Some people like the A.L. designated hitter and some do not. Some like having a better hitter bat for the pitcher, while some like putting the pitcher at the plate, while carrying a disdain for a starting hitter that doesn’t have to field a position.
I grew up with a heavy dosage of AL baseball thanks to the Oakland A’s (the chosen team by Las Vegas TV networks), and my home team today, the Seattle Mariners, is an AL team. Most college games and minor leagues universally employ the DH. But over the years I’ve developed a strategic appreciation for having the pitcher, usually a terrible hitter, bat in the lineup. Being virtually an automatic out, managers often use the pitcher to bunt a runner over one base with fewer than two outs. In the later innings of a close game, a manager will often pinch hit for the pitcher to try and knock in important runs, forcing managers to use their bench and their bullpen.
This produces double switches and strategic player deployment that you don’t see much of in the AL. Whereas bench players are typically nominal backups (4th outfielders, backup catchers, utility infielders) and pinch runners in the AL, bench players in the NL are typically versatile utility guys that can hit somewhat well.
Having the pitcher bat also creates strategic dilemmas for pitchers that don’t come up in the AL. If a pitcher’s pitching unusually well after six innings in a tight ballgame and is fresh enough to keep pitching… but is due up with one out and a man on 2nd, do you pull him for a better hitter and hope the bullpen holds up? Or do you keep him in, have him bunt the runner over to 3rd and hope your leadoff hitter comes through with two outs? In the AL, the only questions you would need to ask are, “Is he tired?” and “Can I count on him to pitch this next inning?”
At the same time, there is value to the DH. It forces a pitcher to face a full lineup of true hitters and your team doesn’t need to punt one lineup spot for a couple turns. The AL has more offense as a result, and provides a greater challenge for starting pitchers because the lineups are stronger overall, and there isn’t that free out in the nine hole (well, most of the time) to pad your stats with. The DH position allows you to get a bad fielder with a good bat off the field, or allows you to give a good player a rest from the field without benching him. It minimizes the need to tinker with the lineup and allows a manager and coaches to just focus on the action on the field.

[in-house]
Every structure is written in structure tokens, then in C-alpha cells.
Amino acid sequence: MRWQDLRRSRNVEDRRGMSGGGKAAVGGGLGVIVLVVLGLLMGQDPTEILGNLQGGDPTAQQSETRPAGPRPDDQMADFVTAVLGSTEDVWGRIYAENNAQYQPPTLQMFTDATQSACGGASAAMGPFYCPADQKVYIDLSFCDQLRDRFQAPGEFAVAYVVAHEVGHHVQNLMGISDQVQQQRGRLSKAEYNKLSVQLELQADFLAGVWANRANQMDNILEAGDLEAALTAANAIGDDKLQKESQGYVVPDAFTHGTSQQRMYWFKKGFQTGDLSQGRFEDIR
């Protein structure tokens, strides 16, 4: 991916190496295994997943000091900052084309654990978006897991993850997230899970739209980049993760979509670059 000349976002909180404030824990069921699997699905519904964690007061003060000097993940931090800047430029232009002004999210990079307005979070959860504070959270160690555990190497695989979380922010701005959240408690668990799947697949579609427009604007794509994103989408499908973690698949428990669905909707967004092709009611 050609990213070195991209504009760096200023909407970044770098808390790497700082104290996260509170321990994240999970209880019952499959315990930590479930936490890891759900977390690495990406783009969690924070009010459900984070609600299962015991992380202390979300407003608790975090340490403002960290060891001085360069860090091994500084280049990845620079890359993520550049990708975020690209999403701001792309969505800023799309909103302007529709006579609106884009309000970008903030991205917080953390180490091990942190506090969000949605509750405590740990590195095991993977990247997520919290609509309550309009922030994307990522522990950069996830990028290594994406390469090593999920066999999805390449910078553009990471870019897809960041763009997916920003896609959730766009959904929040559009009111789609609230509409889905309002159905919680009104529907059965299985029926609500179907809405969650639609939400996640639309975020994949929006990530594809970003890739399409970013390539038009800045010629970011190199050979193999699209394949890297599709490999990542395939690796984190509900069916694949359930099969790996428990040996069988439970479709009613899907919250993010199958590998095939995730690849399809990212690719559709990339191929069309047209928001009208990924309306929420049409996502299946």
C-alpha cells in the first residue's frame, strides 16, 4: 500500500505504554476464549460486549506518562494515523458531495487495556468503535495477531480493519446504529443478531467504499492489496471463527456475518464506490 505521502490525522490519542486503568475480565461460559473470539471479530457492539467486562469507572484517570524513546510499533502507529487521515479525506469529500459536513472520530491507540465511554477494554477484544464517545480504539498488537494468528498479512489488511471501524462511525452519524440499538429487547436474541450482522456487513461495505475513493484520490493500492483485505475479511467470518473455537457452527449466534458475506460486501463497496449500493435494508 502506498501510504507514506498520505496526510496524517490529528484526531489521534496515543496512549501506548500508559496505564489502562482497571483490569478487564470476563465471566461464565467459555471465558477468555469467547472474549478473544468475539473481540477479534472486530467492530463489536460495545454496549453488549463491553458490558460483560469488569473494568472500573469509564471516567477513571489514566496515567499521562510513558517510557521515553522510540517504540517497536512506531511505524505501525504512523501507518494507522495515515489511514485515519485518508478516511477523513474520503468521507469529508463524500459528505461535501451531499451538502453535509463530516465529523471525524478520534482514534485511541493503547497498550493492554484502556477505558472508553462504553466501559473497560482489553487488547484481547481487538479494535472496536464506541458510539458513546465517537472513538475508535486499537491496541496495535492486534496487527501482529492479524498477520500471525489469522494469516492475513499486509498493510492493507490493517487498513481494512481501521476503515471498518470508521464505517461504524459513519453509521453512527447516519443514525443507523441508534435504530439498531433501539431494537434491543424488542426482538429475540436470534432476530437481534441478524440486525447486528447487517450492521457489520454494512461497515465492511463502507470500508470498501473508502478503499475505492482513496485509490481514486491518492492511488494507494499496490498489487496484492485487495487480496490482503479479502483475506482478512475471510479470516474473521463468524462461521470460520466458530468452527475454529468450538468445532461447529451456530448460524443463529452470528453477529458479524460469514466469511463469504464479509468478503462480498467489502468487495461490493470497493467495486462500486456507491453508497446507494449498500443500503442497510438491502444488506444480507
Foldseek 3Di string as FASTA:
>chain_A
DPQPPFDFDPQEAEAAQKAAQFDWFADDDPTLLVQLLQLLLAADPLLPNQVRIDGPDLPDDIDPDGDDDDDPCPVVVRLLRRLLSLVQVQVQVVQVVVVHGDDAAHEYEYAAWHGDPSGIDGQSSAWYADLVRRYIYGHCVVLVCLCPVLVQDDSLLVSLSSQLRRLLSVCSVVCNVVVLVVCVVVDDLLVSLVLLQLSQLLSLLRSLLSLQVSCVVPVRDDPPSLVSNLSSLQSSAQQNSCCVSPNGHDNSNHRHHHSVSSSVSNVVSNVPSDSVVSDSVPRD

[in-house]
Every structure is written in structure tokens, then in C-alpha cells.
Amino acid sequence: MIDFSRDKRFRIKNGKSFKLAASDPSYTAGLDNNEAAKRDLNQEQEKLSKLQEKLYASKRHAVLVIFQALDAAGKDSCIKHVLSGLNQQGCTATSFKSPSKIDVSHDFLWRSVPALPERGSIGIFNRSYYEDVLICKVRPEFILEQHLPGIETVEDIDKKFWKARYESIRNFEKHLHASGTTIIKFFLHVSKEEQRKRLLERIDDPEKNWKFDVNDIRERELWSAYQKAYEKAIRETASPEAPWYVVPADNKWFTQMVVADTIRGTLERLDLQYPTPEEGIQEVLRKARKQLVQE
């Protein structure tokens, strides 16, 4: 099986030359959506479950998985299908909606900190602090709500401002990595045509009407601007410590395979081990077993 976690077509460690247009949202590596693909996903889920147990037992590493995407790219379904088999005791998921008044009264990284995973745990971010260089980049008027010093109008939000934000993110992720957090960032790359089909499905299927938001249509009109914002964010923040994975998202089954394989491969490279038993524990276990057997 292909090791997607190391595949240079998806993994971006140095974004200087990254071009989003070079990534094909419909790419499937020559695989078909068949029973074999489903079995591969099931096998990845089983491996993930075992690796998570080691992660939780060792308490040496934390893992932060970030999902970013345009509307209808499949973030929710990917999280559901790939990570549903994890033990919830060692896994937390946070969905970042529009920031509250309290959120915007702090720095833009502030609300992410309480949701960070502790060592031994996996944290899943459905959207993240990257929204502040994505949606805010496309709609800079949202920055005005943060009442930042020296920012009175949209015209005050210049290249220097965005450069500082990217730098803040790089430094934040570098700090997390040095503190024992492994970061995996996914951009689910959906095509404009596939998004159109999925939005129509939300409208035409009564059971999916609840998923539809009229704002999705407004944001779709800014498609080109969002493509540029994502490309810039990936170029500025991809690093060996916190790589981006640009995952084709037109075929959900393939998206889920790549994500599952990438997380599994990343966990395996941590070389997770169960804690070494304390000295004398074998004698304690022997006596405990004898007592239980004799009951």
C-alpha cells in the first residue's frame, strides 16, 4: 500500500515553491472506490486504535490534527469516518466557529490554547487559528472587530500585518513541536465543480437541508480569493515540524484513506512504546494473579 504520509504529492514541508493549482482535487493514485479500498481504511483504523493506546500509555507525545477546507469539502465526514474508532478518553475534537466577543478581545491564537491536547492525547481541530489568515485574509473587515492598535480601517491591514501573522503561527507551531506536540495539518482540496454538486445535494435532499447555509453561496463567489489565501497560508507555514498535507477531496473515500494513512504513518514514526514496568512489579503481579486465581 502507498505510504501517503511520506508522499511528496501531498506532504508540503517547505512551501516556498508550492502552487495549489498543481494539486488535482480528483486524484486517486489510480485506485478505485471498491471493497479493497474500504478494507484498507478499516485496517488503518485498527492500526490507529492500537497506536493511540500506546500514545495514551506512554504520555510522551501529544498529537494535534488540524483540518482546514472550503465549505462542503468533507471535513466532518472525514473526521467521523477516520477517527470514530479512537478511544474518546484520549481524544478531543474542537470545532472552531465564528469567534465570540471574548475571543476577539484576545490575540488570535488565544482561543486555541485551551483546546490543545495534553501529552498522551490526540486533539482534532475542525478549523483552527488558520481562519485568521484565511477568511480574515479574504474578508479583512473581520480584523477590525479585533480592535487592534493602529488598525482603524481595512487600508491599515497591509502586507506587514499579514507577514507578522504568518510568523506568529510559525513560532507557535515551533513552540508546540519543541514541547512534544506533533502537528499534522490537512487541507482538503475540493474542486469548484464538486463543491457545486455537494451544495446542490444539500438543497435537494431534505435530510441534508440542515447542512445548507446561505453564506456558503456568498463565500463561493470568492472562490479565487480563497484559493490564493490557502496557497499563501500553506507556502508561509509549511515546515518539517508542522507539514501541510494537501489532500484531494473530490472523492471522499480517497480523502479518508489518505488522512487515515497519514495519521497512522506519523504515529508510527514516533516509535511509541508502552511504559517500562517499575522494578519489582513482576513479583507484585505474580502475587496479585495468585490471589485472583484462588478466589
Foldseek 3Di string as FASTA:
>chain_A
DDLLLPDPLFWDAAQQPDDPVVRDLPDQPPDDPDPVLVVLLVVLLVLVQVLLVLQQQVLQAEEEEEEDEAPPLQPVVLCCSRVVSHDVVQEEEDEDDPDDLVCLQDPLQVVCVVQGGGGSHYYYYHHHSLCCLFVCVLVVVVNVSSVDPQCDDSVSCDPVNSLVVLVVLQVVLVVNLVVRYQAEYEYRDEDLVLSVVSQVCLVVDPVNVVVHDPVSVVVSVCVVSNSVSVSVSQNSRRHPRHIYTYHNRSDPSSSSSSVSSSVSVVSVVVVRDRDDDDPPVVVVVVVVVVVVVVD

Seeing the value to both sides, I don’t think either option should remain unique to each individual league. I believe that each league should get to do both: Play with the DH, and play traditionally with the pitcher batting.
Here’s how: For the first half of the season, have every team in both leagues use the DH. After the All Star Break and for the rest of the season all the way through the World Series, scrap the DH rule in both leagues and put the pitcher in the lineup.
Here’s the logic: Early in the season, the DH slot allows you to get serious lineup time for your bench players, which will help them build their chops for the 2nd half, when they’ll come off the bench as pinch hitters. It will also give you the chance to hide power hitting bad fielders for half a season, but force you to play that clunker in the field down the stretch. It will give you the chance to rest your tired star while getting his bat in the game during the 1st half… but force you to bench him entirely to give him a rest in the 2nd half. It will also give your pitchers a chance to work on their hitting and bunting for a while before being asked to actually do it in a game. Hell, they might hit better if you give them a while to train for it.
In an indirect way, it will help starting pitchers down the stretch. Since chances are more likely they’ll be pinch hit for, their 2nd half outings will be shorter on average, which will help reduce their workload as the season wears on. Also, by replacing that pesky DH with a no-hit pitcher, you make the average start an easier one. The bullpen will get more work as the season wears on, reducing the chances of rust that tends to develop with AL relievers on 12 man pitching staffs.
And while the DH will minimize strategic lineup juggling early, ditching the DH and forcing the pitcher to bat will test the savvy of every manager down the stretch. It will test the depth of every team’s roster, as while the DH rule helps you lean on 9-10 guys while hiding 3-4 bench players with infrequent use, the lack of a DH will typically require lots of pinch hitting and substitutions, plus require several relievers. This will lead to every one of your roster’s position players and your entire pitching staff getting a fair share of action. The 1st half will simply set the table with straightforward baseball. The pennant race in the 2nd half plus the playoffs will be a test of entire 25 man rosters and a manager’s strategic ability.